NEW DELHI -- Lack of empowerment among Catholic nuns remains a major concern for the Church in India, the head of Religious in the country says.
Although there has been much work generating awareness in the Church about women's rights, "we have a long way to go in realizing" systemic changes, Montfort Brother K.M. Joseph, president of the Conference of Religious India (CRI), said.
Old beliefs and a perception that convent life is meant only for spiritual pursuits were partially to blame.
Many nuns do not receive the necessary skills or academic training to cope with the demands of missionary work, he said on Jan. 12. As a consequence, many languish as domestic workers in their congregations and male Religious institutions.
"Dynamics of change in this sector are slow and difficult," he added.
The brother was airing his concerns in an address to the general assembly of the Catholic Council of India, the Church's top representative body in the country.
Some 250 people representing bishops, priests, Religious and laity from India's 160 dioceses attended the Jan. 9-12 meeting in Nagpur, Maharashtra state.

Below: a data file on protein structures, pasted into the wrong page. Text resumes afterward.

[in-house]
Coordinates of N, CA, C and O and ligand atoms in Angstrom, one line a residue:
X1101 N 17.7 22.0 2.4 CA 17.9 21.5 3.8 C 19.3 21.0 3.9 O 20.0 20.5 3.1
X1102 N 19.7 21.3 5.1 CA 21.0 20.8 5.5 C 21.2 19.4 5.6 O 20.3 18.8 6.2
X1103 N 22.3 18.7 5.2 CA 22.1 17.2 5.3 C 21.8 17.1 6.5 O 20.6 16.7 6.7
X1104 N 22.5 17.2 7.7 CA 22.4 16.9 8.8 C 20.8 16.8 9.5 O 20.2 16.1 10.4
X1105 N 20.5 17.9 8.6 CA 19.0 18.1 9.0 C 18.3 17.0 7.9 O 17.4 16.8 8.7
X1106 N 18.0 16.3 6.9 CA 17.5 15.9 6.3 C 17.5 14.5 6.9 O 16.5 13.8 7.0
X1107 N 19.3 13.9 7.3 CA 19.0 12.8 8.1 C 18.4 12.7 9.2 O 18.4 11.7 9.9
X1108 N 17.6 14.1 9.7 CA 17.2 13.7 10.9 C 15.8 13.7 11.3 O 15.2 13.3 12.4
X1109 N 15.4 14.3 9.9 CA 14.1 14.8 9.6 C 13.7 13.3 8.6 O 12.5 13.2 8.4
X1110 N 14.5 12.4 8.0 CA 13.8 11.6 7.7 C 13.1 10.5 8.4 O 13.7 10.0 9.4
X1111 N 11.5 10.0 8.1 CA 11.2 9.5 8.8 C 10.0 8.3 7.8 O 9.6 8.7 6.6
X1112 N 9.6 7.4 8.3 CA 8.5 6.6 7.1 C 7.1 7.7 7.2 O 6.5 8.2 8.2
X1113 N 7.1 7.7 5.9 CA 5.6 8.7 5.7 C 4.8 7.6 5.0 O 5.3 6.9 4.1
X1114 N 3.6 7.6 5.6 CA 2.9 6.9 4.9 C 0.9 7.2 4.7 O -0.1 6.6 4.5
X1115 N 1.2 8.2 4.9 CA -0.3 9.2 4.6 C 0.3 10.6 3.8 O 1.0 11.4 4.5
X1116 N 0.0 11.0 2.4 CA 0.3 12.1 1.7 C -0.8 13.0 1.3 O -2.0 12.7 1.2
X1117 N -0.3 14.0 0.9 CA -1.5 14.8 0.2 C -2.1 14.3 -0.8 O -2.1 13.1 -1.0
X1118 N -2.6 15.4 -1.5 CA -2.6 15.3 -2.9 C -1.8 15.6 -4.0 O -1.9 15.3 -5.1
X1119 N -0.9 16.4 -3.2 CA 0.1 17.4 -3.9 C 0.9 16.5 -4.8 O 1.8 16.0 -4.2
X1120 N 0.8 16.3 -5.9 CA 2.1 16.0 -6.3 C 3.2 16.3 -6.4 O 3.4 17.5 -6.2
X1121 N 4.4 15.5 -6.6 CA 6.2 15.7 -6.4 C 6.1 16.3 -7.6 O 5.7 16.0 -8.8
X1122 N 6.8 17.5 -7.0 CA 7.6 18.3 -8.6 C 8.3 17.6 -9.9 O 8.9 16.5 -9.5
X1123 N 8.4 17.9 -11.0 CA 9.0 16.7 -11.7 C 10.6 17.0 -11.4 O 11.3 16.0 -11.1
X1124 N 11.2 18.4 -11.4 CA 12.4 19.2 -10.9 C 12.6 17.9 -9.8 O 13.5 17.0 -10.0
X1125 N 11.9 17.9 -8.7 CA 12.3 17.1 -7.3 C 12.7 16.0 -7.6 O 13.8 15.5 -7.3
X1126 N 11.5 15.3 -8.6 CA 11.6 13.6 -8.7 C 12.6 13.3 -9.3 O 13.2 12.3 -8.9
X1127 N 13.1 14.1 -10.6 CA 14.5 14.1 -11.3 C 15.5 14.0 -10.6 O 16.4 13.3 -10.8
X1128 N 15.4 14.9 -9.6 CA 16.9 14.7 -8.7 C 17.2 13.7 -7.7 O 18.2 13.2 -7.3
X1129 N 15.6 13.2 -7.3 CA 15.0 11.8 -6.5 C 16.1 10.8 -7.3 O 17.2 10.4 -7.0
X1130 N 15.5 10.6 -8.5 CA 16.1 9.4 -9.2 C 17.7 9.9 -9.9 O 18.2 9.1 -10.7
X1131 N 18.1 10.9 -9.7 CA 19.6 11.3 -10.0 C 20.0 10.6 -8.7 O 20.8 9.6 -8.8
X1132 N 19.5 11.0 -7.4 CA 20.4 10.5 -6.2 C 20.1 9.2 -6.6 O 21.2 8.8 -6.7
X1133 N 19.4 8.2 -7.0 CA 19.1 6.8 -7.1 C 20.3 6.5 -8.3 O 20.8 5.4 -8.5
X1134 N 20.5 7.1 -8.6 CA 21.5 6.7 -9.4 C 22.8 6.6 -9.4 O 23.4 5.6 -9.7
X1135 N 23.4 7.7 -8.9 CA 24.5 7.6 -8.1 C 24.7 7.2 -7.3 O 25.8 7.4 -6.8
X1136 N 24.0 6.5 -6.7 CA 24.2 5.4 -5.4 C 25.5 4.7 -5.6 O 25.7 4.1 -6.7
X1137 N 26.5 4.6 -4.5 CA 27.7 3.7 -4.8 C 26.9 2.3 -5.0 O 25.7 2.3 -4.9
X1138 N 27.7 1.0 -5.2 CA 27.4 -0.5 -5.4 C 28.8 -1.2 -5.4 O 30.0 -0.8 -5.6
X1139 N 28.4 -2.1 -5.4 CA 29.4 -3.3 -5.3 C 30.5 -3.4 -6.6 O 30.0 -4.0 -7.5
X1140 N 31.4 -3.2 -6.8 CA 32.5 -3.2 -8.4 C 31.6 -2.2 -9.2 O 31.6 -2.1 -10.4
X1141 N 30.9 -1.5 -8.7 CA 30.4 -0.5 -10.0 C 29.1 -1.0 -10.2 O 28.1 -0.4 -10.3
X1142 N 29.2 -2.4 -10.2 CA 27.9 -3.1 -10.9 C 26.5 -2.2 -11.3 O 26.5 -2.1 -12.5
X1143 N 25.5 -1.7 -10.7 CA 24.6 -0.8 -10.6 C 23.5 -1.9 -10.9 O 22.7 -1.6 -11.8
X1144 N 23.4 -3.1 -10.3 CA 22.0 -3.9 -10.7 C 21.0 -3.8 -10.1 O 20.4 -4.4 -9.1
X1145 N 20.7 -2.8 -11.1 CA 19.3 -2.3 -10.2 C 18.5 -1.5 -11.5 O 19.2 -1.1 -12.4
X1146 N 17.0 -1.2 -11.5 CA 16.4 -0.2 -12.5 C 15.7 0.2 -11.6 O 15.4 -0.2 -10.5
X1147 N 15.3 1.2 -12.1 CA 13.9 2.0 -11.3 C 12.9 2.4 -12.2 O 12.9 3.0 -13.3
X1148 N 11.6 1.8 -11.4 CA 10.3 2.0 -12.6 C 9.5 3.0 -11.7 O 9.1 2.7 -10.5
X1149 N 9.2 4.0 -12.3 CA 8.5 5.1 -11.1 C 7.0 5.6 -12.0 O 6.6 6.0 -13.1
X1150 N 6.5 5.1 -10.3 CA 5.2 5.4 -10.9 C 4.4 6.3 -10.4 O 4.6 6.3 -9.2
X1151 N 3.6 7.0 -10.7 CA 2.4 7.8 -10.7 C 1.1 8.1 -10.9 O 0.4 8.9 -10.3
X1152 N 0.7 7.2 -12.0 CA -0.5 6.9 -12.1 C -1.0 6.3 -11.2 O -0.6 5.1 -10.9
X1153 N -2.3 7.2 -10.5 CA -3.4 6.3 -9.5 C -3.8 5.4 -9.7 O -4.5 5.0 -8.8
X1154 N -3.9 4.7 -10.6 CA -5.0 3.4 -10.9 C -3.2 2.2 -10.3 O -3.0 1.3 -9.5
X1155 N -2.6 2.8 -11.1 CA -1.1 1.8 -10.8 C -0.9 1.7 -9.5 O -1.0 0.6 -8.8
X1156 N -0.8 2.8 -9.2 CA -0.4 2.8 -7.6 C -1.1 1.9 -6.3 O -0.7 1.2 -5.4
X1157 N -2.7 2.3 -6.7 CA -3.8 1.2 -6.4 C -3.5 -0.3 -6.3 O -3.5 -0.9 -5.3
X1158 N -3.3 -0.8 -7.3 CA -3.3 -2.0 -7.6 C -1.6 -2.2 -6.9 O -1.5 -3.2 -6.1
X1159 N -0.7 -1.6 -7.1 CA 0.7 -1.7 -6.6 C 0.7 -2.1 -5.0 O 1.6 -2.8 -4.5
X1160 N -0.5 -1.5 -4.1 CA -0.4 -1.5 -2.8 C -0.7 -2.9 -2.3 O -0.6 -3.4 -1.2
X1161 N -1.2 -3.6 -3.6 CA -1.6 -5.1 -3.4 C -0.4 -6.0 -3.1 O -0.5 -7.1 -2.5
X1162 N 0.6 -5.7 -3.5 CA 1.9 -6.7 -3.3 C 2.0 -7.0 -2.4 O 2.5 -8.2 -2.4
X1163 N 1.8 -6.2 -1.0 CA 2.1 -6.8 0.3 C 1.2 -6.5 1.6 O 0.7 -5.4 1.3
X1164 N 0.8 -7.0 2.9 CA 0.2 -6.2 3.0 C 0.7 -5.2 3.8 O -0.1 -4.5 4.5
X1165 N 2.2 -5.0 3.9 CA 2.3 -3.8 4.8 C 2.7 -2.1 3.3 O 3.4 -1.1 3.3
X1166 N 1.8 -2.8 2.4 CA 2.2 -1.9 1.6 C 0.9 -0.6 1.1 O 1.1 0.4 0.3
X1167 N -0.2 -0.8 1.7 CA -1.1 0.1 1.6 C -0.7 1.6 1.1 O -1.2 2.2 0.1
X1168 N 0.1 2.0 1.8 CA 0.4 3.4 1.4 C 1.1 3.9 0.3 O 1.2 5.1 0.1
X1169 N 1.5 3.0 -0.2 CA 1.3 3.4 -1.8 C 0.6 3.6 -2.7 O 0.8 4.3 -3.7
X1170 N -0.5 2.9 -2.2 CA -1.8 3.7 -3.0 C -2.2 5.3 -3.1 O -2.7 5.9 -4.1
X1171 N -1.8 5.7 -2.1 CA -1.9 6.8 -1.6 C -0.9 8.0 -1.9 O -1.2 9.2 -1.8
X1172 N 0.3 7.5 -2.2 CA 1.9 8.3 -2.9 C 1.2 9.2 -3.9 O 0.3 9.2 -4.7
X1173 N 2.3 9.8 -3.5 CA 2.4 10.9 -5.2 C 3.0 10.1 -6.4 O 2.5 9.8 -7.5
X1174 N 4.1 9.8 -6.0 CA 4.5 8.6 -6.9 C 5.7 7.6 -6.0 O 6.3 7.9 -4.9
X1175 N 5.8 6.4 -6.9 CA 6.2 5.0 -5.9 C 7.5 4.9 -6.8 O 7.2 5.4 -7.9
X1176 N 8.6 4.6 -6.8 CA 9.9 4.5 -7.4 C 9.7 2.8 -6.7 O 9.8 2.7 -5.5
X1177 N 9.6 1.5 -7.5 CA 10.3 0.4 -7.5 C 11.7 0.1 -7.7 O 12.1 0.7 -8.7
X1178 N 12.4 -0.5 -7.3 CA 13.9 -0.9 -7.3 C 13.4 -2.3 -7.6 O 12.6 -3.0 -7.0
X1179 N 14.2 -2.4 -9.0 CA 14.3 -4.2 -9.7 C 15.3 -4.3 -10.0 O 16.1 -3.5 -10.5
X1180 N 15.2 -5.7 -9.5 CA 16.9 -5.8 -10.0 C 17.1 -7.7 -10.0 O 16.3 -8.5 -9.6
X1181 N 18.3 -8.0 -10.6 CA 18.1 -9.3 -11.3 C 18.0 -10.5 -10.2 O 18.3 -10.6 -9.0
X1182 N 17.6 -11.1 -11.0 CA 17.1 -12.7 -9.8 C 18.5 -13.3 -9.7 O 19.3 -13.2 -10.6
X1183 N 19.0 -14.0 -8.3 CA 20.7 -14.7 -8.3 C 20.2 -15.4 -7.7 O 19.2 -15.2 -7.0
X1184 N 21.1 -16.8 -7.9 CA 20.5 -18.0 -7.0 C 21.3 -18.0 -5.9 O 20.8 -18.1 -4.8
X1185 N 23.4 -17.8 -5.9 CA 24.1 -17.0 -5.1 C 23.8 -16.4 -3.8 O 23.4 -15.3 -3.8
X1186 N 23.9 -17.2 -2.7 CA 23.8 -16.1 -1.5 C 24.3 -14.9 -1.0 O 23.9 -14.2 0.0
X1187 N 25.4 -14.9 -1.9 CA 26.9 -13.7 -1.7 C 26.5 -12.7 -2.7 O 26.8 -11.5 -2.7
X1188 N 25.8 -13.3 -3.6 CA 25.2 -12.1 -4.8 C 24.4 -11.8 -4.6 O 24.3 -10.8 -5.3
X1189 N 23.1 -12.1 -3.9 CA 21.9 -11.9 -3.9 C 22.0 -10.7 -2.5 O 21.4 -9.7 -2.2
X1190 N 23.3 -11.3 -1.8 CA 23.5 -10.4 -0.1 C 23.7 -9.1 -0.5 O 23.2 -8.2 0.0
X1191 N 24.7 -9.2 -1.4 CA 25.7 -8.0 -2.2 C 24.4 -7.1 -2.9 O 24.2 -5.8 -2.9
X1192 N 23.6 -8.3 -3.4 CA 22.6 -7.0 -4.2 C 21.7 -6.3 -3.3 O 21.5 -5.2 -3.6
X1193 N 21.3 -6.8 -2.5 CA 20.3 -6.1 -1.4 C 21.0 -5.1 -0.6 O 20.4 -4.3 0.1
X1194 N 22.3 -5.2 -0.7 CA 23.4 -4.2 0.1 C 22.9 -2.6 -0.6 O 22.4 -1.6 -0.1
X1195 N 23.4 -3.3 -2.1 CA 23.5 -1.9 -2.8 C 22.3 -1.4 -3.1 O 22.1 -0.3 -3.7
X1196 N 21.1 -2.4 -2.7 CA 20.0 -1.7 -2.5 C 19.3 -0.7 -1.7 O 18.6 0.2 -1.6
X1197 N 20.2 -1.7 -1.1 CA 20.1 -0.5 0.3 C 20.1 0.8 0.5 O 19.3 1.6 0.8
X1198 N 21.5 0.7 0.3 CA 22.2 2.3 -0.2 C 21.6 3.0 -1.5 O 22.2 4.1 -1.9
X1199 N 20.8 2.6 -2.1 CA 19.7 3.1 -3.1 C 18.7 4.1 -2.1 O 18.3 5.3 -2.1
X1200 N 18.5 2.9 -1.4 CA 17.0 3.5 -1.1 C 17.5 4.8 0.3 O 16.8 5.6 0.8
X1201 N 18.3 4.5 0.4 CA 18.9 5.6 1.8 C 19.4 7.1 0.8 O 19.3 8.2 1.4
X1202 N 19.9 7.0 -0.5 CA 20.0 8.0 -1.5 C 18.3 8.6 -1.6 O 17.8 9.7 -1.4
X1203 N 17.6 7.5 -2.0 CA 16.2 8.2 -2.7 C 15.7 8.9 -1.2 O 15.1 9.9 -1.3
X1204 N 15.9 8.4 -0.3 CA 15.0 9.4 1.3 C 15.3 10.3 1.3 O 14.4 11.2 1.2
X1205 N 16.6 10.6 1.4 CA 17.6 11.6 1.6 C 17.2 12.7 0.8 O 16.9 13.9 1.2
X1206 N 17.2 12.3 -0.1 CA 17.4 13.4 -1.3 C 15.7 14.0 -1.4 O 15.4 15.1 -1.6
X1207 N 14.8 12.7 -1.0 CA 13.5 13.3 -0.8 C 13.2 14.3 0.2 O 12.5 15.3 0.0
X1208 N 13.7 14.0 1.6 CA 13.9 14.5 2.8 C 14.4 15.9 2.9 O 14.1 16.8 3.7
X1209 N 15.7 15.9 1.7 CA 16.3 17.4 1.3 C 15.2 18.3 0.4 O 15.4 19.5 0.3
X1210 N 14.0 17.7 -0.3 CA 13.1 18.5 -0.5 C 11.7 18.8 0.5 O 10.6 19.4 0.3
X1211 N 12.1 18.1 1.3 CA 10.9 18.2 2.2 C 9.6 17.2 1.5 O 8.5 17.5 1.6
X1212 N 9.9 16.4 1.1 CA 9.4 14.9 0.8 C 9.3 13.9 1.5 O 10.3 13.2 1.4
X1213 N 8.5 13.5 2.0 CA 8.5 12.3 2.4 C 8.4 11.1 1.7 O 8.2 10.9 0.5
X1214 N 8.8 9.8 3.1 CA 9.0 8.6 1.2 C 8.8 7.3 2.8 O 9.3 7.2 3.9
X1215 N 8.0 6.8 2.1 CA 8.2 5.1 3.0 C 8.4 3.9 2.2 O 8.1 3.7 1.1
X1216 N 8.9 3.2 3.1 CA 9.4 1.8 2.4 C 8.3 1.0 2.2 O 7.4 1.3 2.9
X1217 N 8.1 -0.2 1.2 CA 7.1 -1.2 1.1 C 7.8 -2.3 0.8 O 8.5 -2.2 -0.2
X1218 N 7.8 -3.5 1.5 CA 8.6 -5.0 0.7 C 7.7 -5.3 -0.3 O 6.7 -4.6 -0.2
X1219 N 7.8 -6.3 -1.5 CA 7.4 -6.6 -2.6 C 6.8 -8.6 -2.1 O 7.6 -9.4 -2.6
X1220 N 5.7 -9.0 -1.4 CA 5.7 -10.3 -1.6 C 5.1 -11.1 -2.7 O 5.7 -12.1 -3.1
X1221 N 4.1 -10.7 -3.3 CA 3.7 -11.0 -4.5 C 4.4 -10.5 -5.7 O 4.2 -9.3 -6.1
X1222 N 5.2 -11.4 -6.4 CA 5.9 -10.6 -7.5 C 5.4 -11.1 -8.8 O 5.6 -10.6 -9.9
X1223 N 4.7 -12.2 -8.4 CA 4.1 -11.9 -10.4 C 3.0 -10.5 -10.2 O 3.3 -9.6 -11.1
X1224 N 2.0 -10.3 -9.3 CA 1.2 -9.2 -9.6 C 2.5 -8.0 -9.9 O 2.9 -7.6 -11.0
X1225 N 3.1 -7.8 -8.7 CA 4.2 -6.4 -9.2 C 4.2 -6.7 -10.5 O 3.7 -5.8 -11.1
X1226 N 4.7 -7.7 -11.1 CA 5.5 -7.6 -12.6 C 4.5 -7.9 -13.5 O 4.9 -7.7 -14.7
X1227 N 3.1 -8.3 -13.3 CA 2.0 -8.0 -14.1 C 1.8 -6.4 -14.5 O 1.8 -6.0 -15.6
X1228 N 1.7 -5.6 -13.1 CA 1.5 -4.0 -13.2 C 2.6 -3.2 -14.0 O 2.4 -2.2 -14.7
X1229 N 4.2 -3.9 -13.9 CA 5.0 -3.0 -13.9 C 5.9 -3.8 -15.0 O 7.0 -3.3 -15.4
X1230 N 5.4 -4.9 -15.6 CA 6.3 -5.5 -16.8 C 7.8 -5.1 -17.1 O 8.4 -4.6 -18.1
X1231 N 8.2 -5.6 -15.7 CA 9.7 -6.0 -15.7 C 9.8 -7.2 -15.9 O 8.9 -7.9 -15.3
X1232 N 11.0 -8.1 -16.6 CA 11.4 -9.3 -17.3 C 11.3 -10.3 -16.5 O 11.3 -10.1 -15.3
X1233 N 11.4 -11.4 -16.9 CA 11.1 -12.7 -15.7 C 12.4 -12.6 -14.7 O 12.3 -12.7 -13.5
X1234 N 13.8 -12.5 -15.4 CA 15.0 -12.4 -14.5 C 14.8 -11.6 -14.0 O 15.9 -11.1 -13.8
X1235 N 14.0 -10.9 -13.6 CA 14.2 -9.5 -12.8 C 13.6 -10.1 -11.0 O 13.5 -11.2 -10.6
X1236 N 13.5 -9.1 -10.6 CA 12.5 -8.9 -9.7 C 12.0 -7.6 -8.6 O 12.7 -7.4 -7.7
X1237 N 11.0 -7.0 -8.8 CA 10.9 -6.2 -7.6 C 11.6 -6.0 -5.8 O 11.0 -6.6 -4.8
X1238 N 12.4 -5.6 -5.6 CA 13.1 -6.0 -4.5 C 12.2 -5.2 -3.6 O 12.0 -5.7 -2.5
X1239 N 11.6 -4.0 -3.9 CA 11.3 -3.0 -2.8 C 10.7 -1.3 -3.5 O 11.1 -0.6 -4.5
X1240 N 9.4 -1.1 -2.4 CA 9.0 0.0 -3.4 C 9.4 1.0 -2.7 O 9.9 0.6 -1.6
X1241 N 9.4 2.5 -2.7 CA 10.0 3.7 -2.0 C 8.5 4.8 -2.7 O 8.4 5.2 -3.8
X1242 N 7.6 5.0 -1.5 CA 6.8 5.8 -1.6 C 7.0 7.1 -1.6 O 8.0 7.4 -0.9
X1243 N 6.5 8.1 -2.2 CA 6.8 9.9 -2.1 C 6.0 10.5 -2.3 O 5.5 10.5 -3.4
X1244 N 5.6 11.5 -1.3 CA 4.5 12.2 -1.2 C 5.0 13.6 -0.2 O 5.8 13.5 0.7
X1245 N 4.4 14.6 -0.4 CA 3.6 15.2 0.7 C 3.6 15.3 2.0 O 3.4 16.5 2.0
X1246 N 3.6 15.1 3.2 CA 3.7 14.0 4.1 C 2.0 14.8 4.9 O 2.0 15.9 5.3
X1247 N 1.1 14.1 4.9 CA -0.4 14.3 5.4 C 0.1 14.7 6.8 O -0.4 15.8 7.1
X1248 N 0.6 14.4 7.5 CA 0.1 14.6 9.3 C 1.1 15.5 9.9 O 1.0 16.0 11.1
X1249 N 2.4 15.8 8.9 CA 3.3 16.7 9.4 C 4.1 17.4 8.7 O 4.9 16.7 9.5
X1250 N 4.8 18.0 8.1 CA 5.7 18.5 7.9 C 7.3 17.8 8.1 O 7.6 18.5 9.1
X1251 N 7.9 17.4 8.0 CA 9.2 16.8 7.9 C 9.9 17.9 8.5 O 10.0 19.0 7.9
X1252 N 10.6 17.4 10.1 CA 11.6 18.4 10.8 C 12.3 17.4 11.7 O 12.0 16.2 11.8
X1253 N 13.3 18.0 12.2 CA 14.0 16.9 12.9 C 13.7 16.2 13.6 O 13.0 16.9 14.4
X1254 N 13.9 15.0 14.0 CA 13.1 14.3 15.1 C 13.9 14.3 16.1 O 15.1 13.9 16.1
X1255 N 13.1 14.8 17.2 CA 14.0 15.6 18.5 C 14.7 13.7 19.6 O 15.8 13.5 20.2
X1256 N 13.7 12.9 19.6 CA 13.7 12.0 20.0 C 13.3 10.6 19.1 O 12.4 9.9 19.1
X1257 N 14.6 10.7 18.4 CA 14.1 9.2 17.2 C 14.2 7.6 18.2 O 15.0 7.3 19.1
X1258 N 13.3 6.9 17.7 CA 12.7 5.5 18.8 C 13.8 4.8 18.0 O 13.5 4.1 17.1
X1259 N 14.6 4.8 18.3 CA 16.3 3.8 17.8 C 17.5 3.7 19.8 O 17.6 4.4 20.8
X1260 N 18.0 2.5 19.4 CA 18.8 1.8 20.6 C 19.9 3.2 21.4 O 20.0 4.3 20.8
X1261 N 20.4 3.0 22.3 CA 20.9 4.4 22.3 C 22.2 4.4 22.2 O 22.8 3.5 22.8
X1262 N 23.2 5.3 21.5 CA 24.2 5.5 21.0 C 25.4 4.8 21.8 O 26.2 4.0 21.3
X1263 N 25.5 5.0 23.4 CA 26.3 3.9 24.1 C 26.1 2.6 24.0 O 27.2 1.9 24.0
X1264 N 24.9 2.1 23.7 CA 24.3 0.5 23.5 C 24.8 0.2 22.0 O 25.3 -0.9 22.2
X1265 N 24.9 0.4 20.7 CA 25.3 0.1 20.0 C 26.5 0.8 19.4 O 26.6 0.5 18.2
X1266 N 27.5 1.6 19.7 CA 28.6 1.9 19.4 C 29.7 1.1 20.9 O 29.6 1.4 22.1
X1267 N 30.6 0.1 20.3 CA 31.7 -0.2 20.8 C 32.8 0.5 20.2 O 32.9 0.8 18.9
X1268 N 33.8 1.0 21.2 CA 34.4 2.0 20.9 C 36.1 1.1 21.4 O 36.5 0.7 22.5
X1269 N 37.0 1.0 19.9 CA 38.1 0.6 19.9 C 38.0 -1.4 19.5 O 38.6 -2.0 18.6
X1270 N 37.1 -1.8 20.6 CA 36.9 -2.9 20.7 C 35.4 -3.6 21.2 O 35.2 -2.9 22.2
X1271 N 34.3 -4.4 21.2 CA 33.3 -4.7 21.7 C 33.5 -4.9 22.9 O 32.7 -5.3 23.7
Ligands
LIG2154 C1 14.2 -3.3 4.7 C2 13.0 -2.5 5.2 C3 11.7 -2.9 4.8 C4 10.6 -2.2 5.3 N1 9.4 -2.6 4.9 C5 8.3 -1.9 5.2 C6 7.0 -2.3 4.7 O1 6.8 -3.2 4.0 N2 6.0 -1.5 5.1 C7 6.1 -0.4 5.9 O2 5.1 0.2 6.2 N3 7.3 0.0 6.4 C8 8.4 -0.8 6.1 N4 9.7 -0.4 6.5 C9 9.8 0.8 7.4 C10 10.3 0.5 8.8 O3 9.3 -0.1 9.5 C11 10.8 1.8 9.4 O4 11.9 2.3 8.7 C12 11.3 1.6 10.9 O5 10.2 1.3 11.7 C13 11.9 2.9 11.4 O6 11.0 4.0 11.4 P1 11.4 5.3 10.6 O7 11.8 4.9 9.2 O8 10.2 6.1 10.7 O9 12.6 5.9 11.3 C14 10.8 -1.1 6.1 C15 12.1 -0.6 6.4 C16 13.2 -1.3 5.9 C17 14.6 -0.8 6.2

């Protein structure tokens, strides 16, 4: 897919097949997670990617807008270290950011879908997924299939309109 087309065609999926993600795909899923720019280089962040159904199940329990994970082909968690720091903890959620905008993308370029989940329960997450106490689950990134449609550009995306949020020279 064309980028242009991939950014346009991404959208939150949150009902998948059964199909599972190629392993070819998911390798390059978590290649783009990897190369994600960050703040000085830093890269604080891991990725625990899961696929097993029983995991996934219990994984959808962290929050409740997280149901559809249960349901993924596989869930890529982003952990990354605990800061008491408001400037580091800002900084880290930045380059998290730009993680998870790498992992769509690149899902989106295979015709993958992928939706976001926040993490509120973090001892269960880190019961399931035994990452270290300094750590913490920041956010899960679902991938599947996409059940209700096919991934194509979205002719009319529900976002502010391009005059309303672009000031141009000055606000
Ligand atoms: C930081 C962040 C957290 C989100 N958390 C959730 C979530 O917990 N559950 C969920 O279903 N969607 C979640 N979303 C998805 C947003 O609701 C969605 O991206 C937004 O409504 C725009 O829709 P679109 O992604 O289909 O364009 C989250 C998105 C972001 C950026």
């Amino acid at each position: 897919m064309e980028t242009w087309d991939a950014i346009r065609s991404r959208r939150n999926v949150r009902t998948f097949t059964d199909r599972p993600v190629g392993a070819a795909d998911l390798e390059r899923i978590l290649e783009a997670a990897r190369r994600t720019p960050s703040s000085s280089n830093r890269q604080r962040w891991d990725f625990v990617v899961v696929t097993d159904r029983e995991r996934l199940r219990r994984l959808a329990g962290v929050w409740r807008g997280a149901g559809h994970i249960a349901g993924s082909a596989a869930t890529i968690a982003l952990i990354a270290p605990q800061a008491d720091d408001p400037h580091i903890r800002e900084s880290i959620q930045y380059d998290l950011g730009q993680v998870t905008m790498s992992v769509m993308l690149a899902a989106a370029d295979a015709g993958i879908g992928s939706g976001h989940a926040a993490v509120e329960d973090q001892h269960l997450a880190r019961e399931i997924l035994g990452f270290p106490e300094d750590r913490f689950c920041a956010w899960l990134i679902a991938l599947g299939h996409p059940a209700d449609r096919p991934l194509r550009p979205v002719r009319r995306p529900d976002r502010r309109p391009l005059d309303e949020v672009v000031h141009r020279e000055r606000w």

Brother Joseph said CRI has been working for a "gender empowered Church" and has organized a series of training programs.
"We were happy that this became a national agenda" and the Catholic Bishops' Conference of India took up the issue of empowerment of women in its last plenary meeting, he noted.
He urged Church leaders to act to break the current mindset.
Areas that need focus include respecting the dignity of women, appreciating their consecration as Religious, acknowledging their missionary service, and giving them decent remuneration.
There are around 100,000 nuns in India, "more than 80 percent" of the Religious in the country, said Brother Joseph.
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